A Meditation on the Building of Walls


Earlier, above, I suggested that walls are generally built to support the status quo and delay the possibility of significant societal change. Extremist, rigid religious thought cannot abide that kind of change; to them, change is “blasphemous,” “heretical,” and ultimately terrifying. Thus, they attempt to stop the world by building strong, permanent barriers (actual and ideological) to keep out the scary thoughts, the scary people.

Let me be clear: There definitely are terrorist types worth being scared of and defended against. But the rush to erect walls and barriers against entire masses of people is what lazy, ignorant people do. It takes too much creative mental work to come up with alternative ways of incorporating change, compromise, tolerance, into their lives. To deal creatively with change, you actually have to open your mind, and sometimes even your heart, to deal with people and ideas that are different.

Doing so, in an open way, is the beginning of wisdom, and of human progress. You let the light in, and also let the darkness in, and then you fashion a way to incorporate the two at the same time in order to move forward in something approximating harmony and peace. Doing so doesn’t have to mean you love and accept everything that comes your way in this fast-changing world, but it does mean you have to figure out a way of dealing with the new information and the new people. If things are exceptionally tense, you make treaties and remain suspicious, but at least you’ve figured out a way to co-exist together relatively peacefully.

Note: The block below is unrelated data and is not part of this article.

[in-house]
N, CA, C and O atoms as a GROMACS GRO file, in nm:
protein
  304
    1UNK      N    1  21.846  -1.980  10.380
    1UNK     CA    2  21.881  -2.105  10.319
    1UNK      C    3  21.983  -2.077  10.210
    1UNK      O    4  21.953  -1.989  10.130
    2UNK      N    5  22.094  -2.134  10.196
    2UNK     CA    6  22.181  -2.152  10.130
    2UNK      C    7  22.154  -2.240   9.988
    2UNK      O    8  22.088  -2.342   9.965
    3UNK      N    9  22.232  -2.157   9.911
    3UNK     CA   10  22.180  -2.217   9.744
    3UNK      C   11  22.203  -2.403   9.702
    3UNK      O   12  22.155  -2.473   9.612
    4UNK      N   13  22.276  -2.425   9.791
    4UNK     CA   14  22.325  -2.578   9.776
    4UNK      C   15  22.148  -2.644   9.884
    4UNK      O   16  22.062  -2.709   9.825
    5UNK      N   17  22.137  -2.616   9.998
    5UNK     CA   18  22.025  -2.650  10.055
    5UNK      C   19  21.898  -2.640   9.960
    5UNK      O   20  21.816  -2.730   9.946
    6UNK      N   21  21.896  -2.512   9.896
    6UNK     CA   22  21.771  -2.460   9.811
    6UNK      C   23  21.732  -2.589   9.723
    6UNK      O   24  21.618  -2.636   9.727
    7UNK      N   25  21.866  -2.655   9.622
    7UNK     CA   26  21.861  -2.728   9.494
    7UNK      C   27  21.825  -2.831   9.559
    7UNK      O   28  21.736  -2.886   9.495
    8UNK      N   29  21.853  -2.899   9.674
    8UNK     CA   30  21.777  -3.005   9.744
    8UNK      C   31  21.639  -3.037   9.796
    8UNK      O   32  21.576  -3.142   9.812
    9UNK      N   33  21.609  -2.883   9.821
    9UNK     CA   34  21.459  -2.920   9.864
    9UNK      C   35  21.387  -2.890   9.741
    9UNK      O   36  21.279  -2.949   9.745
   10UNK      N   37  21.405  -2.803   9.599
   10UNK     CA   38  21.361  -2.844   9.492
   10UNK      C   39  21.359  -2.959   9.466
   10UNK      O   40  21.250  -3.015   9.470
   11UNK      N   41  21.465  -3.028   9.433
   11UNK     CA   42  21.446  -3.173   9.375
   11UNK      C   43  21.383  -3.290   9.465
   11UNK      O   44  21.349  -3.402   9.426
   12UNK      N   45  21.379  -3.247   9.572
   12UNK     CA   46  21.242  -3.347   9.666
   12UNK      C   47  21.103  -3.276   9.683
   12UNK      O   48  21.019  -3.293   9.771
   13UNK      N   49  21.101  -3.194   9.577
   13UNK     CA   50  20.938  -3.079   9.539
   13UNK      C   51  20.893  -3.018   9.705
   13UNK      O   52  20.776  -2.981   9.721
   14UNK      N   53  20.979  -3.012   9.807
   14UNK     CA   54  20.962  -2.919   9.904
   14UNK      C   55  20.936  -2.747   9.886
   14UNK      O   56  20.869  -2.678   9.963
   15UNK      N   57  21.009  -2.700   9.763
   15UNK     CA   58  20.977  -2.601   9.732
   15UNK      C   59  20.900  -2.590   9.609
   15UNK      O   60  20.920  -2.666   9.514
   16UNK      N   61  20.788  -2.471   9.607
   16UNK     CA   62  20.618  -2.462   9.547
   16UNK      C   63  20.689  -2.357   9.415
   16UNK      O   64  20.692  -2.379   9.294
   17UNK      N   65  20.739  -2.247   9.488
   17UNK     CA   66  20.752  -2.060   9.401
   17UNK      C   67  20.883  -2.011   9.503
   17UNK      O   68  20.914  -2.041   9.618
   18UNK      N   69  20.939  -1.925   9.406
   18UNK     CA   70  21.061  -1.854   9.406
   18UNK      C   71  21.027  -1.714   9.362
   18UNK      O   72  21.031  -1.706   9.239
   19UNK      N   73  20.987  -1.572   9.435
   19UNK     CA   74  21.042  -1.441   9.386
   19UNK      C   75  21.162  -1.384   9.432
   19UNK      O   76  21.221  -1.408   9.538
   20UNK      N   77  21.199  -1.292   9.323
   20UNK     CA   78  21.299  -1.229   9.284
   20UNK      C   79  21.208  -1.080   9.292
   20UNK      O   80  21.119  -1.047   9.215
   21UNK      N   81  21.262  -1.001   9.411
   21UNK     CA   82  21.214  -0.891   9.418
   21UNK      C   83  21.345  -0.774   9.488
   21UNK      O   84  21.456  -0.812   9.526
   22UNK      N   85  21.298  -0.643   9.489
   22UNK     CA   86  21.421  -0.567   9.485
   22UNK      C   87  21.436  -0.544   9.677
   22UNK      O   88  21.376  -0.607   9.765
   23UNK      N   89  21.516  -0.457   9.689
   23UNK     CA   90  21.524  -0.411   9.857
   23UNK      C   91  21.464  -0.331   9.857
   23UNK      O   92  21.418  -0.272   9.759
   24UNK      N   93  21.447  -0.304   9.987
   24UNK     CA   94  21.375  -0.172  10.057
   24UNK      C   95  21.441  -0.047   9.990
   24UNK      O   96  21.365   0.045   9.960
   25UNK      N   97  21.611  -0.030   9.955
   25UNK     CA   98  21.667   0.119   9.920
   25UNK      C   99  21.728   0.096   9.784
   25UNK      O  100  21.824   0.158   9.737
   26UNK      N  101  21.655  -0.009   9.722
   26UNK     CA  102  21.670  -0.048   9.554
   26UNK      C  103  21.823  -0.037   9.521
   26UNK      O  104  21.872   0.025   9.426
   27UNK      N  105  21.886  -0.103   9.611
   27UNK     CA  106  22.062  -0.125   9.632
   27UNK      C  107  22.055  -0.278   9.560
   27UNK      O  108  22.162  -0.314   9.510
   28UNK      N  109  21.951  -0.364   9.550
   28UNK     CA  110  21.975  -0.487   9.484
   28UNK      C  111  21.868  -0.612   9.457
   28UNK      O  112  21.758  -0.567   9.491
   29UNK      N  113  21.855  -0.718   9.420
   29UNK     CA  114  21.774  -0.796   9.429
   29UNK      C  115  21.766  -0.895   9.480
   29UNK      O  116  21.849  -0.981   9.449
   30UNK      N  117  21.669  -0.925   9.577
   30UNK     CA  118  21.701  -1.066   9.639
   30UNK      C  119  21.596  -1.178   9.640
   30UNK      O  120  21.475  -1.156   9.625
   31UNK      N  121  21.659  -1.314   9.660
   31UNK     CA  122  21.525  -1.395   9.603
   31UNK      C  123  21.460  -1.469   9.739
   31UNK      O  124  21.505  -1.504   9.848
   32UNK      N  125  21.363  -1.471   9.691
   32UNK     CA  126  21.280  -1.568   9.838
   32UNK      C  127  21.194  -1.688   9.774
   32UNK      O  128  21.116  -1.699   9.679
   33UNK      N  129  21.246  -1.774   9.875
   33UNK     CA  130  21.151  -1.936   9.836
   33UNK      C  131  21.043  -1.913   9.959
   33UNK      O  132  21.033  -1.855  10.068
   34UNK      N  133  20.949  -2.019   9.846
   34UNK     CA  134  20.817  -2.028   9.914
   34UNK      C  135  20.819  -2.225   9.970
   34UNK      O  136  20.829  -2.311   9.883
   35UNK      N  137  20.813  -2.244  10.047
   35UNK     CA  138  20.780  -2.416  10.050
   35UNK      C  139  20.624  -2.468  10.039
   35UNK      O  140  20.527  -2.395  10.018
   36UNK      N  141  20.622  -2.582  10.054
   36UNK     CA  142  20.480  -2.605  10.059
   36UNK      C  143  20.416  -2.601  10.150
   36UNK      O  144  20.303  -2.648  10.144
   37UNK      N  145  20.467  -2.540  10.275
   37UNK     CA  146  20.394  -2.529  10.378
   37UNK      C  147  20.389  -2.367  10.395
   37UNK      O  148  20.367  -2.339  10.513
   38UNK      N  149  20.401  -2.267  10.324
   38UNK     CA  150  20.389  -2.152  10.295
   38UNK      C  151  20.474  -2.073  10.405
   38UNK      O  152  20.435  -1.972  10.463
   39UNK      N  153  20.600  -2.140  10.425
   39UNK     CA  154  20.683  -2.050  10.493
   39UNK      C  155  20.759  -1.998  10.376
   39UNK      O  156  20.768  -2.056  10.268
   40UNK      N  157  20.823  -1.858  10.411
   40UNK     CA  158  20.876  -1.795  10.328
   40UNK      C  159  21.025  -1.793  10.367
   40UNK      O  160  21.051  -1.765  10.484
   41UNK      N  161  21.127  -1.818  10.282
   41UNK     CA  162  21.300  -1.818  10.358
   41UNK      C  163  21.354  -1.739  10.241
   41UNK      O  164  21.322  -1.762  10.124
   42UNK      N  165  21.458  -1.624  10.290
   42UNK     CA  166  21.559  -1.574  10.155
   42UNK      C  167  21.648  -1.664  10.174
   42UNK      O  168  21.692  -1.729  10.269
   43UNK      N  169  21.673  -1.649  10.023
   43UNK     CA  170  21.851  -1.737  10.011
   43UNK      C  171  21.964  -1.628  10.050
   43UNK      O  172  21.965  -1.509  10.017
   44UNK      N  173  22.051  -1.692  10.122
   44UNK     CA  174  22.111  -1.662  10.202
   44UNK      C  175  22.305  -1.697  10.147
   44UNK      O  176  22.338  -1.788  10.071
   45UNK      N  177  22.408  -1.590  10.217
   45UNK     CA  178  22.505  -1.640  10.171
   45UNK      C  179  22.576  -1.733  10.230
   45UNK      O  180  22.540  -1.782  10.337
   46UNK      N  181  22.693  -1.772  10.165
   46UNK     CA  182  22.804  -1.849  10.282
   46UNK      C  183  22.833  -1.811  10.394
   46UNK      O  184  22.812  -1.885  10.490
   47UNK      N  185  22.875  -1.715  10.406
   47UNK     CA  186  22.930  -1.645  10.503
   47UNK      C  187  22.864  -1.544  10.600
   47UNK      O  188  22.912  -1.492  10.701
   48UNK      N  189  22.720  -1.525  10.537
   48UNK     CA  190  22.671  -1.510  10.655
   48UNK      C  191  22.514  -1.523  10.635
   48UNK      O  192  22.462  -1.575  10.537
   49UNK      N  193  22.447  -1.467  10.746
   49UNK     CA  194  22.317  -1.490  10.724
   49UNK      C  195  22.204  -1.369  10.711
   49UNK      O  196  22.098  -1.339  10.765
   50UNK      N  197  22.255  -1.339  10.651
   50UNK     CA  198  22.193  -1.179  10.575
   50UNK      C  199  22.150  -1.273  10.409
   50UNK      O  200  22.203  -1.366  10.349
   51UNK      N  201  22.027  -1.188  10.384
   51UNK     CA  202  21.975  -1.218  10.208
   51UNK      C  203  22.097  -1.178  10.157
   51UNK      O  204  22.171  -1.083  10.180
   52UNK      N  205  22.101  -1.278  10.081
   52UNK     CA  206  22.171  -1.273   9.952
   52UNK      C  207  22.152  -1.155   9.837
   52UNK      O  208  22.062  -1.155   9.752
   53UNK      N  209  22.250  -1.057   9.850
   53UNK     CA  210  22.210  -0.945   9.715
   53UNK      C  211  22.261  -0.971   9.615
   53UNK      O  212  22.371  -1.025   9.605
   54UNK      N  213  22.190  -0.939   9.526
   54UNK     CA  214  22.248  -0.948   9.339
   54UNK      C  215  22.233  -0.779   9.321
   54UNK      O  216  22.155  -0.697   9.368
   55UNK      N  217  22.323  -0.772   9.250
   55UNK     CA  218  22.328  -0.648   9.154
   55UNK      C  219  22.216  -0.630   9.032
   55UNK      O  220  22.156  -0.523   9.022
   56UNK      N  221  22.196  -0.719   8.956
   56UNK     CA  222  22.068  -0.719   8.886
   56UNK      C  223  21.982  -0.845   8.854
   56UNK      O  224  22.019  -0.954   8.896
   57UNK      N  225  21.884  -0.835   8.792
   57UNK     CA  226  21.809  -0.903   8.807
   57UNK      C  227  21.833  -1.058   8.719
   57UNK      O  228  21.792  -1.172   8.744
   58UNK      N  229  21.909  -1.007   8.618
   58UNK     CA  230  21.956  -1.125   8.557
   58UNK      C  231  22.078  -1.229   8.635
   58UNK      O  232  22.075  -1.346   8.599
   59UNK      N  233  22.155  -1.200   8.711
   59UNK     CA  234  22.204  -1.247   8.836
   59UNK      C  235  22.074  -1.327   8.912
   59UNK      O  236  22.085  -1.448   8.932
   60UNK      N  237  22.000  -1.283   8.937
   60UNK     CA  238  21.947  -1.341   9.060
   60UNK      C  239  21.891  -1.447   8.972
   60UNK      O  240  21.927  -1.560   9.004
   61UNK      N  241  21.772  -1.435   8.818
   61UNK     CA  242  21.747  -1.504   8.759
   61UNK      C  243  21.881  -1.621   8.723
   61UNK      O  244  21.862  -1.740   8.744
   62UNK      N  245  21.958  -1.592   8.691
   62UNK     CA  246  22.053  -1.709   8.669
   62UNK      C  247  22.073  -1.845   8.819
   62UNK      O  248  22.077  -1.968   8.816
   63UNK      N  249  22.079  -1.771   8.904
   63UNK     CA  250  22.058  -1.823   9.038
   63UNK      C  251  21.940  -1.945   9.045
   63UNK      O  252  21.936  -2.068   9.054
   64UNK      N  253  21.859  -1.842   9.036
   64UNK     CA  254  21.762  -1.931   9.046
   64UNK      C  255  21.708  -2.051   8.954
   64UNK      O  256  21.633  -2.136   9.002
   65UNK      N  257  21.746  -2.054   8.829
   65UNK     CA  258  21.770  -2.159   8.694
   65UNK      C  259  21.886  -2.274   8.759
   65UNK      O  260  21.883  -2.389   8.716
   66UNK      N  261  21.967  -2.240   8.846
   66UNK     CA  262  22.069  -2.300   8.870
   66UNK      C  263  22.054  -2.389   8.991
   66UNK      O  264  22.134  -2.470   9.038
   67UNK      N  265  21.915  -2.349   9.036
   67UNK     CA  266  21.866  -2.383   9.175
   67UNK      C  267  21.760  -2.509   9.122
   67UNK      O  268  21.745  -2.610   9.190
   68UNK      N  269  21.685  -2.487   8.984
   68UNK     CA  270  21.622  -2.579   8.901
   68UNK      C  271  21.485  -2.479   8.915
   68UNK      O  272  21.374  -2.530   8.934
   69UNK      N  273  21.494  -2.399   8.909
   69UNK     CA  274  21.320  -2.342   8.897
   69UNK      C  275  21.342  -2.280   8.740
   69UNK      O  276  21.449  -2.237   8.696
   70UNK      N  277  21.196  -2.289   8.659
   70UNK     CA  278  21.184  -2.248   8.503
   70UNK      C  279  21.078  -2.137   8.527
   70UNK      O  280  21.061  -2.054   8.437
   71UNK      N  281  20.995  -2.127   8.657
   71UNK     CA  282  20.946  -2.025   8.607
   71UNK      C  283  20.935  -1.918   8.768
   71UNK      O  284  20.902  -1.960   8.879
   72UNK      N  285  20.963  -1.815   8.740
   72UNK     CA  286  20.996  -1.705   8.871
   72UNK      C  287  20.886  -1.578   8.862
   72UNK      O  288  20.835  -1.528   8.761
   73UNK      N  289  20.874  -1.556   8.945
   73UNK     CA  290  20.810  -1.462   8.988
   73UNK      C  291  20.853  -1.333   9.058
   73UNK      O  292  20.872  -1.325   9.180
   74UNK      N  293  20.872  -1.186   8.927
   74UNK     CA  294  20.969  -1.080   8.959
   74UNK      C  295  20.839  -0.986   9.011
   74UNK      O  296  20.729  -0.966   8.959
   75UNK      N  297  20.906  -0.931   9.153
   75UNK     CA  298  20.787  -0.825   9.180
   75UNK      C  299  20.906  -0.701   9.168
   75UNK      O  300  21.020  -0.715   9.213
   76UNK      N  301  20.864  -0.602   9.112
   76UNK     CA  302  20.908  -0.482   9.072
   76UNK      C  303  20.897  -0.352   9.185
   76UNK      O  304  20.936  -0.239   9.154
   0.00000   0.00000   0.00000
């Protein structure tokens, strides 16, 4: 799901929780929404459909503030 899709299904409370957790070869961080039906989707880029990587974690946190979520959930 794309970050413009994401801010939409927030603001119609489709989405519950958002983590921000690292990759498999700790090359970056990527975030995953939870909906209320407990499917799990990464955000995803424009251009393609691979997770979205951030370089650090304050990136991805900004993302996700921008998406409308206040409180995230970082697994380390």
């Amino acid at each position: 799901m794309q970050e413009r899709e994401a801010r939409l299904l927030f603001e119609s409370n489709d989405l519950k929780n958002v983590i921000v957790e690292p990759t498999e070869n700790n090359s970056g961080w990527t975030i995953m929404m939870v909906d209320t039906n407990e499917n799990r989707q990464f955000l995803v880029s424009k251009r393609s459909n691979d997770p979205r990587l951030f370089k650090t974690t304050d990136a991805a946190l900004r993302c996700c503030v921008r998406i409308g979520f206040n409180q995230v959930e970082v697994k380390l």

Doing that has got to be better than a Dark Ages-type of smashing “the Others” over the head with clubs because you are pissed off by, and frightened of, them.


Finally, some personal observations that perhaps may prove useful in meditating on the question of walls and barriers:

I think I went into journalism as a young man (starting in my teens) because I needed to figure out how the world works and how I could maneuver successfully in it. In that regard, the hunt for truth became my friend. If I could open myself to how the world really operated — the good parts, the bad parts, the ugly and scary parts — I could somehow stabilize myself in what seemed like a very chaotic, frightening social system. Truth provided the glue that held it (and a shaky me) together.

As a bone fide reporter, I was encouraged to ask questions, amass information and then attempt to sort it all out in some coherent fashion. Likewise, travel outside the “safe container” of home and homeland yielded more information about different ways of thinking and living; it was journalism in a new sort of way, and I did indeed keep journals of my travels, trying to organize what I had learned by such adventuring around the country and abroad.

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